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Purpose: The 2018 Nigeria HIV/AIDS Indicator and Impact Survey (NAIIS) showed Nigeria's progress toward the UNAIDS 90-90-90 targets: 47% of HIV-positive individuals knew their status; of these, 96% were receiving antiretroviral therapy (ART); and of these, 81% were virally suppressed. To improve identification of HIV-positive individuals, Nigeria developed an Enhanced Community Case-Finding Package (ECCP). We describe ECCP implementation in nine states and assess its effect.

Methods: ECCP included four core strategies (small area estimation [SAE] of people living with HIV [PLHIV], map of HIV-positive patients by residence, HIV risk-screening tool [HRST], and index testing [IT]) and four supportive strategies (alternative healthcare outlets, performance-based incentives for field testers, Project Extension for Community Healthcare Outcomes, and interactive dashboards). ECCP was deployed in nine of 10 states prioritized for ART scale-up. Weekly program data (October 2019-March 2020) were tracked and analyzed.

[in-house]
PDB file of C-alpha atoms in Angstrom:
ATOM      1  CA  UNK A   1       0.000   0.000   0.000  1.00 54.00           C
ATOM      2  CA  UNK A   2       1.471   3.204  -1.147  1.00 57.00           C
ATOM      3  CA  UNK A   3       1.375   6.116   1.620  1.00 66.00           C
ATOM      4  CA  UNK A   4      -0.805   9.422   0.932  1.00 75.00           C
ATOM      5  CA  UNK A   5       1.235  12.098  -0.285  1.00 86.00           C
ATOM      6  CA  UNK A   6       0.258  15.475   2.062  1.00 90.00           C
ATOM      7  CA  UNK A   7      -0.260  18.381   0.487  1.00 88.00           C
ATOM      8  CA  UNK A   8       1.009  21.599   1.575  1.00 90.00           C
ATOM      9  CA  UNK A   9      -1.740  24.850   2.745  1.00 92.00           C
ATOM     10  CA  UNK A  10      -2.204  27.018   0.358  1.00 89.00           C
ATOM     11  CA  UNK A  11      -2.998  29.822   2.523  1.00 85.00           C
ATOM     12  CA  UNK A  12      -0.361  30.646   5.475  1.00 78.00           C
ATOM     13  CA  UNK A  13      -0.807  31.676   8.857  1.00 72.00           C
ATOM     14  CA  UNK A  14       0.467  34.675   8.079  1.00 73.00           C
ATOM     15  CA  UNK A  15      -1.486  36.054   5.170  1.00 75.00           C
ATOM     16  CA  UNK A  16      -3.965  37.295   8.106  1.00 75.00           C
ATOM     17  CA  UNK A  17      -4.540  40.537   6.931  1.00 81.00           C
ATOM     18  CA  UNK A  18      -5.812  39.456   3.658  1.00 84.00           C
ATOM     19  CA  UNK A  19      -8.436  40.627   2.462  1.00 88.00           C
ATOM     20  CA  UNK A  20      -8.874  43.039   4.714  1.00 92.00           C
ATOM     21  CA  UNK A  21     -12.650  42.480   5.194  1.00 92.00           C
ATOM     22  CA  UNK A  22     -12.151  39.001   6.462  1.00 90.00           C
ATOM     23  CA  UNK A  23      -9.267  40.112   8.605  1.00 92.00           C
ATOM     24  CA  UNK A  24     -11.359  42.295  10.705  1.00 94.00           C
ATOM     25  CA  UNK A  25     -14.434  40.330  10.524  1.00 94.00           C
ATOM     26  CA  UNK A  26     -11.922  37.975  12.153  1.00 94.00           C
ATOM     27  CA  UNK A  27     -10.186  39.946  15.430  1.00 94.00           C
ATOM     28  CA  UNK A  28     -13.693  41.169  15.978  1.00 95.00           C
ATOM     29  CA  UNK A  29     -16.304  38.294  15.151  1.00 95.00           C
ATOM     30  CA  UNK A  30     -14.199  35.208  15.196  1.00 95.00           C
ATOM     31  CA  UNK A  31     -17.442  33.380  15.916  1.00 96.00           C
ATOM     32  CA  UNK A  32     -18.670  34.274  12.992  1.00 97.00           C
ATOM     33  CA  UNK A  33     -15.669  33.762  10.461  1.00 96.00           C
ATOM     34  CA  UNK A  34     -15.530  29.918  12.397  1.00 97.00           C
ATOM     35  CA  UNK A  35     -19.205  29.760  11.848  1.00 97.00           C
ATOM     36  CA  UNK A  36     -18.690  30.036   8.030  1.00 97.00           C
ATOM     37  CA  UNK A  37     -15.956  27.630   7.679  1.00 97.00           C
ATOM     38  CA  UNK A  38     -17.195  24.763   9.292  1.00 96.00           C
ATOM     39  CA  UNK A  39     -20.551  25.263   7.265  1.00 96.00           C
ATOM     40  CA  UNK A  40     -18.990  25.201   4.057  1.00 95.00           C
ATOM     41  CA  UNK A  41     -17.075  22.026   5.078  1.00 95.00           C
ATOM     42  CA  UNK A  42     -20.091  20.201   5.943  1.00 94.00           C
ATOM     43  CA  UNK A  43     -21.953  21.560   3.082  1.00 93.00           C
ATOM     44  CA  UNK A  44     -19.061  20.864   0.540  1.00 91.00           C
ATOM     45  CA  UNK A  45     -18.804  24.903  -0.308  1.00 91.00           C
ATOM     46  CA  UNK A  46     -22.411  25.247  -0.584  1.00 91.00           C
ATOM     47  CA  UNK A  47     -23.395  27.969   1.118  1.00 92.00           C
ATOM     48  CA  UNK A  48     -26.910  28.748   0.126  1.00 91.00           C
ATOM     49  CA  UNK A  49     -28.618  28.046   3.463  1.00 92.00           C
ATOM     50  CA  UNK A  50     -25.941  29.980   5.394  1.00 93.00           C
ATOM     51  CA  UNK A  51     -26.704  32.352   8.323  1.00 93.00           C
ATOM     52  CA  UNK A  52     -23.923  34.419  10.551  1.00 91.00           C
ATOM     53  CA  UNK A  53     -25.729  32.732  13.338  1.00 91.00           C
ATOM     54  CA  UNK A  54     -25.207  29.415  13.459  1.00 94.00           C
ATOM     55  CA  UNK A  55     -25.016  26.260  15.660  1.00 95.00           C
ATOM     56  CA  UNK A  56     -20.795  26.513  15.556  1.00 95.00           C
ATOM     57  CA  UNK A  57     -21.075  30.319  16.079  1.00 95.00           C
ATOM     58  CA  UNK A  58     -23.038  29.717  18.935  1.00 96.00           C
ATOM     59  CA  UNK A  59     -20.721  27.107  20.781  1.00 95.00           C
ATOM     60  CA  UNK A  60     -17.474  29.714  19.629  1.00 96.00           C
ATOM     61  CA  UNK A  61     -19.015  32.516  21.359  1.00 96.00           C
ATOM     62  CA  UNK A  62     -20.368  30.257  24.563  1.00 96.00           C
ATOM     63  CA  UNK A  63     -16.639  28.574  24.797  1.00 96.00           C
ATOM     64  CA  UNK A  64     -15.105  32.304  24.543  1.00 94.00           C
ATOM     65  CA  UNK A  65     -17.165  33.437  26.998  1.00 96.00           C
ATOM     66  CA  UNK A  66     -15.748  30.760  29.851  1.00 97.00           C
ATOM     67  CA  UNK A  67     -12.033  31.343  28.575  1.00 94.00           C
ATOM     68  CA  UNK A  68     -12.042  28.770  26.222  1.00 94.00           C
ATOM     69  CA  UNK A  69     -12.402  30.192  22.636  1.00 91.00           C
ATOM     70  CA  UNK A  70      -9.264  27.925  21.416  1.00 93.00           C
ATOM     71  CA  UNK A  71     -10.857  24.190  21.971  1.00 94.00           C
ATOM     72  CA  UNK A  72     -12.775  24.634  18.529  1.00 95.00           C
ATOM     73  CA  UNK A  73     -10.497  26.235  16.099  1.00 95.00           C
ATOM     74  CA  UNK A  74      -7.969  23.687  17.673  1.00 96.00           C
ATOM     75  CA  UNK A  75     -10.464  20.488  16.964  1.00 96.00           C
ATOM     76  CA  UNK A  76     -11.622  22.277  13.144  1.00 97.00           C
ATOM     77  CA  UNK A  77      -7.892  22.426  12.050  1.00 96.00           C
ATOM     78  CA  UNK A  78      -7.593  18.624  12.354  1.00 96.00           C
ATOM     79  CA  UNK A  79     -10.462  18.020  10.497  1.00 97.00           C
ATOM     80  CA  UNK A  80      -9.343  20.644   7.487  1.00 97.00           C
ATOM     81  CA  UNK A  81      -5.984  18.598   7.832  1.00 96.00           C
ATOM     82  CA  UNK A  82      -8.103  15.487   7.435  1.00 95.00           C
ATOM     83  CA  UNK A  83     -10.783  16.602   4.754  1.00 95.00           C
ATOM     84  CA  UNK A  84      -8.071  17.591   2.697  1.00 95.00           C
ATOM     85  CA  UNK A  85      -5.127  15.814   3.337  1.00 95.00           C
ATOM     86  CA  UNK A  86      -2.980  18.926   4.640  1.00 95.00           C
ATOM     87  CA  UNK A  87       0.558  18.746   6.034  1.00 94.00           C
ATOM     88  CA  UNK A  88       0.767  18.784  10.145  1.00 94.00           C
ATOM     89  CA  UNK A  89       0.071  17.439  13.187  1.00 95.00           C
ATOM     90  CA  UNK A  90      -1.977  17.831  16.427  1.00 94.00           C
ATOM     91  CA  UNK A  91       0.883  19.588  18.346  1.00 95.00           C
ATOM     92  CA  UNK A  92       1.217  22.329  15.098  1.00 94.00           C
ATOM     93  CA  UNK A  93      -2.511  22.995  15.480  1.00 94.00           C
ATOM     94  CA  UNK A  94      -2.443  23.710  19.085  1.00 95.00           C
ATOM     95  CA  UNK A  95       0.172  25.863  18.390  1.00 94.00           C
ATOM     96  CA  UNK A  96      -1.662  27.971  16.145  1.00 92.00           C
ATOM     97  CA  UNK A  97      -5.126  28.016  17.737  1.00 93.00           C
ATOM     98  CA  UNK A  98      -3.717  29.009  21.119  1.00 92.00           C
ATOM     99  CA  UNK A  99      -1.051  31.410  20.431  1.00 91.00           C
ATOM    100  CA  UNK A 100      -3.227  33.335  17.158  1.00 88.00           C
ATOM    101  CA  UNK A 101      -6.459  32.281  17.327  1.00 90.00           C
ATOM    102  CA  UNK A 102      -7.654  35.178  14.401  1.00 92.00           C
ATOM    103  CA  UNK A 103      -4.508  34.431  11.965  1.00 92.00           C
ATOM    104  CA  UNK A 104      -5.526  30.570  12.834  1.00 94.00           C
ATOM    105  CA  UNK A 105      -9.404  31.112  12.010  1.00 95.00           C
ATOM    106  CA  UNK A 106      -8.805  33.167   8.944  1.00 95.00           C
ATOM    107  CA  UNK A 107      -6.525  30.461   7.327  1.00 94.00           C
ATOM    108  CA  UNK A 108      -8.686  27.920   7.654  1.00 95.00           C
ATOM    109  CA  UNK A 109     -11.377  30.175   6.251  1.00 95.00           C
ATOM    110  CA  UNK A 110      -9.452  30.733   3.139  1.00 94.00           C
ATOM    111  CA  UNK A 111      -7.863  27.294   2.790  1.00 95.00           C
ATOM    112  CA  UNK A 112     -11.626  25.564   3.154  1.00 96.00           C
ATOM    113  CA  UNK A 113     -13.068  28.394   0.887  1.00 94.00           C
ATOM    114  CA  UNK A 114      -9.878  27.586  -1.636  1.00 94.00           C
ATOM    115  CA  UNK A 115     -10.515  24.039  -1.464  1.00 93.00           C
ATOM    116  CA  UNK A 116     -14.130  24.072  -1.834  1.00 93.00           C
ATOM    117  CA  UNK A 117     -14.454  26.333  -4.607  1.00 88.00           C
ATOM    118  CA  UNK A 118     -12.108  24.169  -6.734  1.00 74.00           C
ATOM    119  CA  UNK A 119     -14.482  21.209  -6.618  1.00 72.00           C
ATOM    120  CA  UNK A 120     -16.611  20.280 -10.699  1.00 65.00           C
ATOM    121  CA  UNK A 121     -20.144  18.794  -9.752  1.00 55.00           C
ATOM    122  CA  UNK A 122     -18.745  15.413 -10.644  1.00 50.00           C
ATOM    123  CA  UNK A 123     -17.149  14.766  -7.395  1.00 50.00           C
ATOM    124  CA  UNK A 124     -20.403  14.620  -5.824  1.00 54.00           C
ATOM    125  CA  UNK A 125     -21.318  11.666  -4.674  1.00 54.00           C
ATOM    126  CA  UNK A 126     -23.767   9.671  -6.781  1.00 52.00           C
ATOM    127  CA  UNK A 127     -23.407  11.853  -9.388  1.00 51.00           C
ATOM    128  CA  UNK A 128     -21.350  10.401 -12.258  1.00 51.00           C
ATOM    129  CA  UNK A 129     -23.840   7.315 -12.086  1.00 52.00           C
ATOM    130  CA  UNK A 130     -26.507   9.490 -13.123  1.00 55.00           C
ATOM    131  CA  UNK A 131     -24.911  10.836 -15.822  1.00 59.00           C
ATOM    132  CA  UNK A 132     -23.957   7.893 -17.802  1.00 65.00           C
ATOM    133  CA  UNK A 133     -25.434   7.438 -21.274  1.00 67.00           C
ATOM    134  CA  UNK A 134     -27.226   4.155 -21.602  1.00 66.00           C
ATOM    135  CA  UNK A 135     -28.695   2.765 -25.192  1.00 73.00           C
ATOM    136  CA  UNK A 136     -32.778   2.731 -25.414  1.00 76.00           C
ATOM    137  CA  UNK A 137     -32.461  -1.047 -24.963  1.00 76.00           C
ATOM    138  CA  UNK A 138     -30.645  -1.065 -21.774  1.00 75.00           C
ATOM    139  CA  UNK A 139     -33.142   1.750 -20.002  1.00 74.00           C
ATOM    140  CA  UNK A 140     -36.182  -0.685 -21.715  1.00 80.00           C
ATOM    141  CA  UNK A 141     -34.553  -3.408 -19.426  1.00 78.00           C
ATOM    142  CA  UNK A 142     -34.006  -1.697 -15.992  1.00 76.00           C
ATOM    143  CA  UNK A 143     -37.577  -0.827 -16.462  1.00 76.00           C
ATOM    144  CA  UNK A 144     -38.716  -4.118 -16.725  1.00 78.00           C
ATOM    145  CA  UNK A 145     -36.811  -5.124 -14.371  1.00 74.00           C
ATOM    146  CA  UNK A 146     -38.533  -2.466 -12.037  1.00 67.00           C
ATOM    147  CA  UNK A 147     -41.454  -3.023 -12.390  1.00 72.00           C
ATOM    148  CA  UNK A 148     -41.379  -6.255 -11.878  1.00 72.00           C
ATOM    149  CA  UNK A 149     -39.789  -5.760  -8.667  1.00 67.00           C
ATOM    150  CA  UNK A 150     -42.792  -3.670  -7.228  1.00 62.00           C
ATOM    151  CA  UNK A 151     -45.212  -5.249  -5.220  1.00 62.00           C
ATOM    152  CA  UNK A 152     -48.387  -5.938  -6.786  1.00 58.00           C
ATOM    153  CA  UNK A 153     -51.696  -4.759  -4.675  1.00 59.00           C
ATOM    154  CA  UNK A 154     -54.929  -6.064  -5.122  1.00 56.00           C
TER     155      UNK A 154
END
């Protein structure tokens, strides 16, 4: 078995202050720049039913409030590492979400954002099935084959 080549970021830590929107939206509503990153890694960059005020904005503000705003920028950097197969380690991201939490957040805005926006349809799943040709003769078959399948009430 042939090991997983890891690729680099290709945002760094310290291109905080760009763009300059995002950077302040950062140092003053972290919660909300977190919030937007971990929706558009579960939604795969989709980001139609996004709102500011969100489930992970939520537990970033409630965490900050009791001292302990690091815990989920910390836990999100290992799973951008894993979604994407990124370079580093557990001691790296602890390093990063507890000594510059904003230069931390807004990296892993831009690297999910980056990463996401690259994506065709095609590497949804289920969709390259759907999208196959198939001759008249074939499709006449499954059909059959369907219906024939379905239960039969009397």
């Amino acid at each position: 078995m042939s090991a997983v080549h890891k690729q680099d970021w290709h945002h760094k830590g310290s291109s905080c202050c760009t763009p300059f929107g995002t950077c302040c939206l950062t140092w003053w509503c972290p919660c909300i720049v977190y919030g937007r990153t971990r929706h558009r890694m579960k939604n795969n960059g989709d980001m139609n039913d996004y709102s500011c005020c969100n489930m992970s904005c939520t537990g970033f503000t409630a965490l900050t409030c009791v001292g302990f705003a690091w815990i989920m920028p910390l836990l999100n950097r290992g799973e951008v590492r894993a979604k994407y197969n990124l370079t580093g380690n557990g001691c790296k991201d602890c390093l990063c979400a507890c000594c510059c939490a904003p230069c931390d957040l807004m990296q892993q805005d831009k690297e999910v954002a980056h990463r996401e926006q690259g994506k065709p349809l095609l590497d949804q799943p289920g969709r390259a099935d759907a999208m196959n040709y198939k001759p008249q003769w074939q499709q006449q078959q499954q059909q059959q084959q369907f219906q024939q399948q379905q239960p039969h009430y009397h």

Results: Of the total 774 LGAs in Nigeria, using SAE, 103 (13.3%) high-burden LGAs were identified, in which 2605 (28.0%) out of 9,294 hotspots were prioritized by mapping newly identified PLHIV by residential addresses. Over 22 weeks, among 882,449 individuals screened using HRST, 723,993 (82.0%) were eligible and tested for HIV (state range, 43.7-90.4%), out of which 20,616 were positive. Through IT, an additional 3,724 PLHIV were identified. In total, 24,340 PLHIV were identified and 97.4% were linked to life-saving antiretroviral therapy. The number of newly identified PLHIV increased 17-fold over 22 weeks (week 1: 89; week 22: 1,632). Overall mean HIV positivity rate by state was 3.3% (range, 1.8-6.4%).

Conclusion: Using ECCP in nine states in Nigeria increased the number of PLHIV in the community who knew their status, allowing them to access life-saving care and decreasing the risk of HIV transmission.